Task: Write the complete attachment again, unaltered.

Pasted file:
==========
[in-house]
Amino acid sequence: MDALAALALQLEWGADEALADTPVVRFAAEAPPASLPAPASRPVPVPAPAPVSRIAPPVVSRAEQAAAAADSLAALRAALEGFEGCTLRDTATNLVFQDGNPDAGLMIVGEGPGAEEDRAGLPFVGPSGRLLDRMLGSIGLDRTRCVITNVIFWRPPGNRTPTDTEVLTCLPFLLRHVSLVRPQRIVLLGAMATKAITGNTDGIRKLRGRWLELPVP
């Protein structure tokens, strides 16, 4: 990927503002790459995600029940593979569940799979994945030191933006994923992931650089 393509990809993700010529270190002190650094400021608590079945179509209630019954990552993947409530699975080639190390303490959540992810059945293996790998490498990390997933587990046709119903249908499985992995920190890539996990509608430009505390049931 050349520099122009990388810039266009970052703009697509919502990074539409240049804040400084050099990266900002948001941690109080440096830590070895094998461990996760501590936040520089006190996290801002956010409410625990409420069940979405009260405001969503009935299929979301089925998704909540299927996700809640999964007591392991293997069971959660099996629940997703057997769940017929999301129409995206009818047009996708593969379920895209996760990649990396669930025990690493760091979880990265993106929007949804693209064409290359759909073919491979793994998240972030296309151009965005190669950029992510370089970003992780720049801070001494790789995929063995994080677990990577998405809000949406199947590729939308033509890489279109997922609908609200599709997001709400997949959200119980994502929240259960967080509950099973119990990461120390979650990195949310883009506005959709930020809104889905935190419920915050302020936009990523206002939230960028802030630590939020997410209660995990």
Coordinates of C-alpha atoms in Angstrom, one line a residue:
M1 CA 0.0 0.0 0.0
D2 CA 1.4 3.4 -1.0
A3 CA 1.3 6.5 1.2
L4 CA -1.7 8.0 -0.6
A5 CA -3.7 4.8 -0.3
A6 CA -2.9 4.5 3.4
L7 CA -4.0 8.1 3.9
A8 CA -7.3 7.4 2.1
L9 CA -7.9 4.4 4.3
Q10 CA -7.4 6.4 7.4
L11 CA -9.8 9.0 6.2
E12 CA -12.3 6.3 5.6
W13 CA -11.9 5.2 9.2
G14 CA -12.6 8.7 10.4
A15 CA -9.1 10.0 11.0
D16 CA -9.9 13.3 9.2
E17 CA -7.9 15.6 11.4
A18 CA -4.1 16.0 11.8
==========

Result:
[in-house]
Amino acid sequence: MDALAALALQLEWGADEALADTPVVRFAAEAPPASLPAPASRPVPVPAPAPVSRIAPPVVSRAEQAAAAADSLAALRAALEGFEGCTLRDTATNLVFQDGNPDAGLMIVGEGPGAEEDRAGLPFVGPSGRLLDRMLGSIGLDRTRCVITNVIFWRPPGNRTPTDTEVLTCLPFLLRHVSLVRPQRIVLLGAMATKAITGNTDGIRKLRGRWLELPVP
């Protein structure tokens, strides 16, 4: 990927503002790459995600029940593979569940799979994945030191933006994923992931650089 393509990809993700010529270190002190650094400021608590079945179509209630019954990552993947409530699975080639190390303490959540992810059945293996790998490498990390997933587990046709119903249908499985992995920190890539996990509608430009505390049931 050349520099122009990388810039266009970052703009697509919502990074539409240049804040400084050099990266900002948001941690109080440096830590070895094998461990996760501590936040520089006190996290801002956010409410625990409420069940979405009260405001969503009935299929979301089925998704909540299927996700809640999964007591392991293997069971959660099996629940997703057997769940017929999301129409995206009818047009996708593969379920895209996760990649990396669930025990690493760091979880990265993106929007949804693209064409290359759909073919491979793994998240972030296309151009965005190669950029992510370089970003992780720049801070001494790789995929063995994080677990990577998405809000949406199947590729939308033509890489279109997922609908609200599709997001709400997949959200119980994502929240259960967080509950099973119990990461120390979650990195949310883009506005959709930020809104889905935190419920915050302020936009990523206002939230960028802030630590939020997410209660995990």
Coordinates of C-alpha atoms in Angstrom, one line a residue:
M1 CA 0.0 0.0 0.0
D2 CA 1.4 3.4 -1.0
A3 CA 1.3 6.5 1.2
L4 CA -1.7 8.0 -0.6
A5 CA -3.7 4.8 -0.3
A6 CA -2.9 4.5 3.4
L7 CA -4.0 8.1 3.9
A8 CA -7.3 7.4 2.1
L9 CA -7.9 4.4 4.3
Q10 CA -7.4 6.4 7.4
L11 CA -9.8 9.0 6.2
E12 CA -12.3 6.3 5.6
W13 CA -11.9 5.2 9.2
G14 CA -12.6 8.7 10.4
A15 CA -9.1 10.0 11.0
D16 CA -9.9 13.3 9.2
E17 CA -7.9 15.6 11.4
A18 CA -4.1 16.0 11.8